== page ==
• 1:03pm Dec 28, 2012
    National National Science Health & Safety

    Making Resolutions That Stick

    Vowing to stop smoking, curb spending or exercise more this January 1? Nearly half of U.S. adults will make year-end resolutions to change for the better in the coming year. Clinical psychologist John Norcross talks about how to increase the odds of success.
  • Rain clouds move over the remnants of parched cornstalks on Aug. 22 near Wiley, Colo. A summer storm came too late to help farmers whose crops were decimated in the wide zone of exceptional drought in Colorado's eastern plains.
    John Moore / Getty Images
    9:40pm Dec 27, 2012
    National National Science Environment

    An Abundance Of Extreme Weather Has Many On Edge

    It was the warmest year on record and brought a series of extreme weather events, from wildfires and floods to drought and a devastating derecho. Polls show a big jump this year in the number of people connecting such disasters with climate change.
  • Brain scans using Amyvid dye to highlight beta-amyloid plaques in the brain. Clockwise from top left: a cognitively normal subject; an amyloid-positive patient with Alzheimer's disease; a patient with mild cognitive impairment who progressed to dementia d
    Slide courtesy of the journal Neurology
    7:24pm Dec 26, 2012
    Science Science Health & Safety

    Despite Uneven Results, Alzheimer's Research Suggests A Path For Treatment

    The year saw some disappointments in the development of drugs to treat Alzheimer's. But the setbacks were offset by progress in other areas. The upshot from this year's mixed results, some scientists say, is that treatment for Alzheimer's needs to start long before forgetfulness and muddled thinking are apparent.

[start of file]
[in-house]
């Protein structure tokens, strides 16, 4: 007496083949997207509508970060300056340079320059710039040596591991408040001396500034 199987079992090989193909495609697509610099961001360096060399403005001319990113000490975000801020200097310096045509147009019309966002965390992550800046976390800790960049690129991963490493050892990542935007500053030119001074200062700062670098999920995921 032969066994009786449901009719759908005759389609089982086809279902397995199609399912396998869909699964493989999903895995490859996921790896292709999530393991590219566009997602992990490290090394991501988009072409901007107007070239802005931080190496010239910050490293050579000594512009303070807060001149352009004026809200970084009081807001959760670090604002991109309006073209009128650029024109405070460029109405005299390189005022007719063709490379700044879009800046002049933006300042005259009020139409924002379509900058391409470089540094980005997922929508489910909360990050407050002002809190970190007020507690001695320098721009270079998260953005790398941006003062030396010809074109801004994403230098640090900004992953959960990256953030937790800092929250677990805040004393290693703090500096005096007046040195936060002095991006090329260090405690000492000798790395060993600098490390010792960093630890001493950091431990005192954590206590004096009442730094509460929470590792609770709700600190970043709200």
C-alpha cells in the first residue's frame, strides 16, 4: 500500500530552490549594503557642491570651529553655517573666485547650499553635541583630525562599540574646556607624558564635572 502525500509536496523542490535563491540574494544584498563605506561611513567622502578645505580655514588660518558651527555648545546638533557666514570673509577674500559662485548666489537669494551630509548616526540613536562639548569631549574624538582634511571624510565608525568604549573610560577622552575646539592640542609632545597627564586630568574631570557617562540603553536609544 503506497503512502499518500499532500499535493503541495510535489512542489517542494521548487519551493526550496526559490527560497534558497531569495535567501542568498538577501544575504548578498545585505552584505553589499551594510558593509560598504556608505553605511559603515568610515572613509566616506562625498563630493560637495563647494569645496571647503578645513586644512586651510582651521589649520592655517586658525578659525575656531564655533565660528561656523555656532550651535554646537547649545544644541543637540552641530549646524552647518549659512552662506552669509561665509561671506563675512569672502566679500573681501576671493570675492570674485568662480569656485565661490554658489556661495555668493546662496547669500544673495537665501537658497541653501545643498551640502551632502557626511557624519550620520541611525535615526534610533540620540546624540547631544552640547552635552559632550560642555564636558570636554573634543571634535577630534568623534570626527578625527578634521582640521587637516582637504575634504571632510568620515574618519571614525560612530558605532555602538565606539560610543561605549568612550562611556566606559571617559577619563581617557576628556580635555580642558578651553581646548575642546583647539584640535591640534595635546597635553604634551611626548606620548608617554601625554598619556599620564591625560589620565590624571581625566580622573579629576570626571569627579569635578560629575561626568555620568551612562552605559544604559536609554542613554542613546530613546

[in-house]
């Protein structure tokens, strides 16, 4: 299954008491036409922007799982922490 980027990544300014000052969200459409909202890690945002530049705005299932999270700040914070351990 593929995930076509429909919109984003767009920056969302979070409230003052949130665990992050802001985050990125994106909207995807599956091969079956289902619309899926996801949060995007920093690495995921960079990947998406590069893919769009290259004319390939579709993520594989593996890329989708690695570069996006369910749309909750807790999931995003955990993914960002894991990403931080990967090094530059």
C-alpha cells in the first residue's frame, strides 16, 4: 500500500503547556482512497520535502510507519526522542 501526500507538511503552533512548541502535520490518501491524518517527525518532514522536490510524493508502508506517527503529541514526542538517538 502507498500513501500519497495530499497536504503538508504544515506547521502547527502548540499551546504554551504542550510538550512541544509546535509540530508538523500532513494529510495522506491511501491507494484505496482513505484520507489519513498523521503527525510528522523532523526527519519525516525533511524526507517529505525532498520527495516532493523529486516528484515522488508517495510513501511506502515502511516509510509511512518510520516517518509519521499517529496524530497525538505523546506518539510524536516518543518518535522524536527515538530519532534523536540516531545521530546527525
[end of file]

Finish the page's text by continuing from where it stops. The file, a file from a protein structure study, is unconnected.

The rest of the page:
• 11:36am Dec 26, 2012
    Science Science Environment

    Birding for the Holidays

    The Audubon's 113th Christmas Bird Count is underway, and thousands of volunteers are taking part this year. Ornithologist David Bonter, and Gary Langham, Audubon's chief scientist, share tips on which species to look out for, and how even birding beginners can get involved.
  • 11:36am Dec 26, 2012
    Science Science Books

    The SciFri Book Club Tours 'The Planets'

    The SciFri Book Club is touring the solar system, with Dava Sobel's 2005 The Planets. Call in with a review of the book. Plus Jim Green, director of planetary science at NASA, joins the club to give an update on what's happened planet-wise since the book was published.
  • 11:36am Dec 26, 2012
    Science Science Health & Safety

    Stem Cells Treat Lou Gehrig's Disease, In Mice

    Reporting in Science Translational Medicine, researchers write that neural stem cell implants were able to slow the onset of amyotrophic lateral sclerosis (ALS), or Lou Gehrig's disease, in mice. Study author Evan Snyder discusses the stem cells' protective effect, and why human trials may not be far behind.